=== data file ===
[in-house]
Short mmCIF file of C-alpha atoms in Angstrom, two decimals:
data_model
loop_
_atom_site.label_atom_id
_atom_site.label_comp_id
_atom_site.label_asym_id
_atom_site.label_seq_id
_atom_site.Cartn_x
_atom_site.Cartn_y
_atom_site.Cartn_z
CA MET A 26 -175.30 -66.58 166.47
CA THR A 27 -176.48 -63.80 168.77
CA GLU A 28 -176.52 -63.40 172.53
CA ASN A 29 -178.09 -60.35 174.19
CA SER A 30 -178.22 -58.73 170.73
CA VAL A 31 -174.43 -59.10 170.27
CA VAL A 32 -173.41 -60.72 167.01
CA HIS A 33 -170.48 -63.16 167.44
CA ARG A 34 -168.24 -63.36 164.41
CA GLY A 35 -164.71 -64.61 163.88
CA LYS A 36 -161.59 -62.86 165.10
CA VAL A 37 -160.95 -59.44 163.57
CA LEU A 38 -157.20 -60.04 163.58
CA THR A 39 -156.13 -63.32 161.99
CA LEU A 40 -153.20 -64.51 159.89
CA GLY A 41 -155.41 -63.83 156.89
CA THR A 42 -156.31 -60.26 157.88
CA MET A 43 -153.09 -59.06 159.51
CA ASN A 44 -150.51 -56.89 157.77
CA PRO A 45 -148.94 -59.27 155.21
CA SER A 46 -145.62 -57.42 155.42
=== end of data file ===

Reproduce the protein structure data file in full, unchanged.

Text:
[in-house]
Short mmCIF file of C-alpha atoms in Angstrom, two decimals:
data_model
loop_
_atom_site.label_atom_id
_atom_site.label_comp_id
_atom_site.label_asym_id
_atom_site.label_seq_id
_atom_site.Cartn_x
_atom_site.Cartn_y
_atom_site.Cartn_z
CA MET A 26 -175.30 -66.58 166.47
CA THR A 27 -176.48 -63.80 168.77
CA GLU A 28 -176.52 -63.40 172.53
CA ASN A 29 -178.09 -60.35 174.19
CA SER A 30 -178.22 -58.73 170.73
CA VAL A 31 -174.43 -59.10 170.27
CA VAL A 32 -173.41 -60.72 167.01
CA HIS A 33 -170.48 -63.16 167.44
CA ARG A 34 -168.24 -63.36 164.41
CA GLY A 35 -164.71 -64.61 163.88
CA LYS A 36 -161.59 -62.86 165.10
CA VAL A 37 -160.95 -59.44 163.57
CA LEU A 38 -157.20 -60.04 163.58
CA THR A 39 -156.13 -63.32 161.99
CA LEU A 40 -153.20 -64.51 159.89
CA GLY A 41 -155.41 -63.83 156.89
CA THR A 42 -156.31 -60.26 157.88
CA MET A 43 -153.09 -59.06 159.51
CA ASN A 44 -150.51 -56.89 157.77
CA PRO A 45 -148.94 -59.27 155.21
CA SER A 46 -145.62 -57.42 155.42